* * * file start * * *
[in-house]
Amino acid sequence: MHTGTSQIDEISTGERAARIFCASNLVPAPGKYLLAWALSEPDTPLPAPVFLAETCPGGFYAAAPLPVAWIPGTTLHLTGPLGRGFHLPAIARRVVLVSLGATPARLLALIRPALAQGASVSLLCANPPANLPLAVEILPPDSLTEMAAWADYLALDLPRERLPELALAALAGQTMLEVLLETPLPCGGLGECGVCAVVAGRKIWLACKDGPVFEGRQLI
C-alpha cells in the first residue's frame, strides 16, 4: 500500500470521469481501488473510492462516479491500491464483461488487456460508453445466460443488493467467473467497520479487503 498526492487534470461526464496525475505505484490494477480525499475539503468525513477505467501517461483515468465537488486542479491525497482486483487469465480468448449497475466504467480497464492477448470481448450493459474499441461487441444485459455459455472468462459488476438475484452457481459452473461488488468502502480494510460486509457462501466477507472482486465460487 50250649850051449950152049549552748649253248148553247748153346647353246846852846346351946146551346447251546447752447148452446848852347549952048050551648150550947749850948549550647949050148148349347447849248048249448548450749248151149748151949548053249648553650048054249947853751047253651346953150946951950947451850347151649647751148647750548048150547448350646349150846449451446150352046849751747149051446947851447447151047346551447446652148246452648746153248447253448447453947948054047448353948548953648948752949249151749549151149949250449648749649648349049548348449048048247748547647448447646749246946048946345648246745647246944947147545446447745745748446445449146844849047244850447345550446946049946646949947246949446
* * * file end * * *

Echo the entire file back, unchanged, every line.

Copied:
[in-house]
Amino acid sequence: MHTGTSQIDEISTGERAARIFCASNLVPAPGKYLLAWALSEPDTPLPAPVFLAETCPGGFYAAAPLPVAWIPGTTLHLTGPLGRGFHLPAIARRVVLVSLGATPARLLALIRPALAQGASVSLLCANPPANLPLAVEILPPDSLTEMAAWADYLALDLPRERLPELALAALAGQTMLEVLLETPLPCGGLGECGVCAVVAGRKIWLACKDGPVFEGRQLI
C-alpha cells in the first residue's frame, strides 16, 4: 500500500470521469481501488473510492462516479491500491464483461488487456460508453445466460443488493467467473467497520479487503 498526492487534470461526464496525475505505484490494477480525499475539503468525513477505467501517461483515468465537488486542479491525497482486483487469465480468448449497475466504467480497464492477448470481448450493459474499441461487441444485459455459455472468462459488476438475484452457481459452473461488488468502502480494510460486509457462501466477507472482486465460487 50250649850051449950152049549552748649253248148553247748153346647353246846852846346351946146551346447251546447752447148452446848852347549952048050551648150550947749850948549550647949050148148349347447849248048249448548450749248151149748151949548053249648553650048054249947853751047253651346953150946951950947451850347151649647751148647750548048150547448350646349150846449451446150352046849751747149051446947851447447151047346551447446652148246452648746153248447253448447453947948054047448353948548953648948752949249151749549151149949250449648749649648349049548348449048048247748547647448447646749246946048946345648246745647246944947147545446447745745748446445449146844849047244850447345550446946049946646949947246949446